[Dave Birch] A couple of days ago I was in a discussion concerning the discrepancy between what enlightened experts (eg, me) think about identity management and what governments, civil servants and IT vendors think about identity management. One of the points I made, which I think I can defend, is that the “common sense” notion of identity, rooted in our pre-industrial social structures and pre-human cortex, is not only not very good at dealing with the properties and implications of identity in an online world but positively misleading when applied to system and service design. The fact is that virtual identity and “physical” identity are not the same thing, and they differ in ways that we are only beginning to take on board. Here’s an interesting reflection on the difference between physical and virtual identity.

I used to work on campus 5 days a week, but working at home more has coincided with the advent of blogs and twitter. My professional and personal profile on campus is now much higher than it was when I attended every day, but largely sat in my office, and occasionally ventured out for coffee.

[From Establishing Our Online Identity « Ramblings of a Remote Worker]

Interesting. An online identity in a context that makes it worth more than an offline identity, because it is more connected. The Facebook economy, so to speak. Which leads me on to…

OK, so we all know that a virtual identity can be worth something. That also makes it worth stealing, and it’s much easier for people to steal your virtual identity than your physical identity. I know someone whose laptop was stolen. It wasn’t protected in any way, so when the thief opened it up, they started using it. The passwords to web sites were remembered by Firefox, just as they are on my machine (which is protected, I hasten to add), so the thief logged in to a few sites “masquerading” as the victim. One of the sites was Bebo, and the thief started posting all sorts of horrible messages. Compared to someone stealing a credit card, this is a much worse crime, isn’t it? While Facebook users are undoubtedly becoming better educated about identity, privacy, security and so forth, the lack of any real (ie, not password-based) security for these critical virtual identities make them an obvious focus for criminals. Ever vigilant in the pursuit of new opportunities, the “419” crowd have made Facebook their new frontier. And they are catching people out, taking over Facebook identities and then using them to perpetrate inventive frauds.

A current favourite is the “friend in distress”. If you got a message, via Facebook, from a good friend telling you that they are in Paris and have been mugged and desperately need money quickly and could you wire them $500 immediately, what would you do? Plenty of people send the cash, not suspecting that their friend’s identity has been stolen. It’s easy to do this: you just need the password. And those are easy to obtain: just send out a spam “this is Facebook, we’re just checking our security systems, please log in” message. And when you do find out you’ve been scammed, where do you go?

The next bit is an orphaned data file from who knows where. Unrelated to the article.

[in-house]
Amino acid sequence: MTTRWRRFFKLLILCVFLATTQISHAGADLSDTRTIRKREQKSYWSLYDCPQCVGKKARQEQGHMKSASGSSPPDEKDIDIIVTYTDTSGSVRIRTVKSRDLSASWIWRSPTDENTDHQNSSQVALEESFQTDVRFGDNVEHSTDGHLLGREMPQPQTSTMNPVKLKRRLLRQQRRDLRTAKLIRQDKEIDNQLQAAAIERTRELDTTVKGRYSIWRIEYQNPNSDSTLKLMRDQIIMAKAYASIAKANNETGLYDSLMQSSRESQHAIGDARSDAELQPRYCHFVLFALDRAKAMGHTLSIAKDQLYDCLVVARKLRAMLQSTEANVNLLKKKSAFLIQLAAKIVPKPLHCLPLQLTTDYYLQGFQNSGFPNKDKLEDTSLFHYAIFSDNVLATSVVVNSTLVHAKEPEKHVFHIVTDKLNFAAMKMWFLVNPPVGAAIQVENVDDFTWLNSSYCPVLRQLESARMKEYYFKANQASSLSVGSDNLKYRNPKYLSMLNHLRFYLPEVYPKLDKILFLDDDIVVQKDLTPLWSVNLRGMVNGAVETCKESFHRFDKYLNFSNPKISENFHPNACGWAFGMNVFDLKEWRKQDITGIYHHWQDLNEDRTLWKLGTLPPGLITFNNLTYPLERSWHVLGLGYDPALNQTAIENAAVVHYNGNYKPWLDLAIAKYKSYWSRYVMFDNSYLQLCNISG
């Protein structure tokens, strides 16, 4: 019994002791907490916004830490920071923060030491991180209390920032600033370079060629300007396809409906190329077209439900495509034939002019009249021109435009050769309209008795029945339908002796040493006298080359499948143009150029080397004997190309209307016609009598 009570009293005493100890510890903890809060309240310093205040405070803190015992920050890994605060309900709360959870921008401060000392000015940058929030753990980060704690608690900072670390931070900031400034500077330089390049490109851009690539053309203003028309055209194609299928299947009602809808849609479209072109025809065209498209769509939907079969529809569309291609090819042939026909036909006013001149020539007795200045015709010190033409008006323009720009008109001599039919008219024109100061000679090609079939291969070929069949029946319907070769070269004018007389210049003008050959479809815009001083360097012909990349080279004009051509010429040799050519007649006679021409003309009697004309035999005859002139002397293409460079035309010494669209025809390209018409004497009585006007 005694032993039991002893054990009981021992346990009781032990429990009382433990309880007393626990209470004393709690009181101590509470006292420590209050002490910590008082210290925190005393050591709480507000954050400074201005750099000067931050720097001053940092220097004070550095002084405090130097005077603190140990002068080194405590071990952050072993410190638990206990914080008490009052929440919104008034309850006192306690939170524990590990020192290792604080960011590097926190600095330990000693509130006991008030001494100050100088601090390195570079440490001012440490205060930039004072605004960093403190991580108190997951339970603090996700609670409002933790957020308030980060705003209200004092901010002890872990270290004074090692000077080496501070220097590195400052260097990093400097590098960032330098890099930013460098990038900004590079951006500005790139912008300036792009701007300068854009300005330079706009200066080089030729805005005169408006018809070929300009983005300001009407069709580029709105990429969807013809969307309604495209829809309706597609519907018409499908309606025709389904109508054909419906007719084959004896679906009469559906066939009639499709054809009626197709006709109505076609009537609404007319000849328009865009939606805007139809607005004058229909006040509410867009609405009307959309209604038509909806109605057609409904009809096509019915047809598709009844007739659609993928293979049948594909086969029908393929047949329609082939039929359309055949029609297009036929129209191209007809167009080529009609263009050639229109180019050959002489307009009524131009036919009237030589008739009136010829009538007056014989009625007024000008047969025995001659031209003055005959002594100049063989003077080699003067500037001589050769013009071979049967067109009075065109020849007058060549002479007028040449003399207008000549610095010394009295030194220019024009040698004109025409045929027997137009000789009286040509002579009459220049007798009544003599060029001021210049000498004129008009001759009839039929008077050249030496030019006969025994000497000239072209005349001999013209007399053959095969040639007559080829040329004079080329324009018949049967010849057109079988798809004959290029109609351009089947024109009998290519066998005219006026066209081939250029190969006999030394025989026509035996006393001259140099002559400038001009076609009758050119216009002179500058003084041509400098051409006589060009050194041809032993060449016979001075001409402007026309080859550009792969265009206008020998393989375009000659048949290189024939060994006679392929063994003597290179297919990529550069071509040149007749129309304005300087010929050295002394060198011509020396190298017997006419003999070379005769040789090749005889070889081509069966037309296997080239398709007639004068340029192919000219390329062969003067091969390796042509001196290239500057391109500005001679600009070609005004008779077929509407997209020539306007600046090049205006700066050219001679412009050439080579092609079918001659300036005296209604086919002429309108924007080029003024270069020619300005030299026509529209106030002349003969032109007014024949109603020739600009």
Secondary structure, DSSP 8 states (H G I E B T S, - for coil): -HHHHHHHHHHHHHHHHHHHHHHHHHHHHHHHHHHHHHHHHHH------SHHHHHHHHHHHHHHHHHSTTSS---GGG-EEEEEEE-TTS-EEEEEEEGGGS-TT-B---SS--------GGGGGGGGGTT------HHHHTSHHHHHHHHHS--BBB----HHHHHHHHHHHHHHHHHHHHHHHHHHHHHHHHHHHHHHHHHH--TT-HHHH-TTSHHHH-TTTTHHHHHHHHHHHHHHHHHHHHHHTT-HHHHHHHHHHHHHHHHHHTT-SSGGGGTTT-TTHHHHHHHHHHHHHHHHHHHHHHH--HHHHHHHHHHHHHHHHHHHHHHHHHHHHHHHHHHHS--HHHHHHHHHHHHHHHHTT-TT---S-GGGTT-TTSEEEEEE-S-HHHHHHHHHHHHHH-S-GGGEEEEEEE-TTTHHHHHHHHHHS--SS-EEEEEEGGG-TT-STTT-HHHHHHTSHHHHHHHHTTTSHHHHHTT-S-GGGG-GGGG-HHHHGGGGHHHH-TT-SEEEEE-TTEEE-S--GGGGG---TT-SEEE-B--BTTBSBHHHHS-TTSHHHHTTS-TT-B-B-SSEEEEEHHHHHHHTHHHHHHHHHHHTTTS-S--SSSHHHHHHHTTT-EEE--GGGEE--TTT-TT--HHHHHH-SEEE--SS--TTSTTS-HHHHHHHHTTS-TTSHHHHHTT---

Facebook was very slow to respond. The criminals switched the email address on his Facebook account, and the email provider was also slow to respond to the fraud reports. Unfortunately, some of his friends fell victim to the scam and sent money with the criminals receiving the funds posing as my friend, and there was not much recourse that could be taken with the money transfer service provider.

[From Mobile Financial Services: Who Provides the Customer Support? | Mobile-Financial.com]

Now this is real identity theft and I think has much more personal impact on the victims than the theft of the money. If someone takes over your Facebook page or your Linkedin page they really have stolen your virtual identity. Not like “stealing” an MP3, where the source still has the MP3 and still has full use of it, or “stealing” your credit card that can be cancelled and reissued, but proper stealing: you are deprived of the use of that identity. It isn’t yours any more. And if you can persuade Facebook to issue you with a new password, how will your friends begin to trust that identity again? It’s a real headache.

If you can’t get control and regain trust, that means you have to abandon that identity and start all over again, building an entirely new online footprint. This is much more important, looking forward, than what we currently see as the “identity theft” problem, which as far as I can see from most reporting is about the tangible subset of identity theft concerned with payment cards.

identity theft is not actually an identity being stolen but is usually a bank/credit card company being robbed and passing off the blame for their own poor security on the victim.

[From Is It ID Theft Or Was The Bank Robbed? | Techdirt]

I wouldn’t go that far, but I would observe that for banks this is about a perfectly reasonable risk management balance, but for (eg) Facebook it isn’t: a bank can easily restore my money, but it’s much harder for Facebook to restore my reputation (apart from anything else, a reputation takes time to build). Which is the worse crime? As in so many walks of life, Shakespeare has already nailed this one:

Who steals my purse steals trash; ’tis something, nothing;
‘Twas mine, ’tis his, and has been slave to thousands;
But he that filches from me my good name
Robs me of that which not enriches him
And makes me poor indeed.
“Othello”, Act 3 Scene 3.

[From William Shakespeare Quotes – Read Print]

Indeed.

These opinions are my own (I think) and are presented solely in my capacity as an interested member of the general public [posted with ecto]

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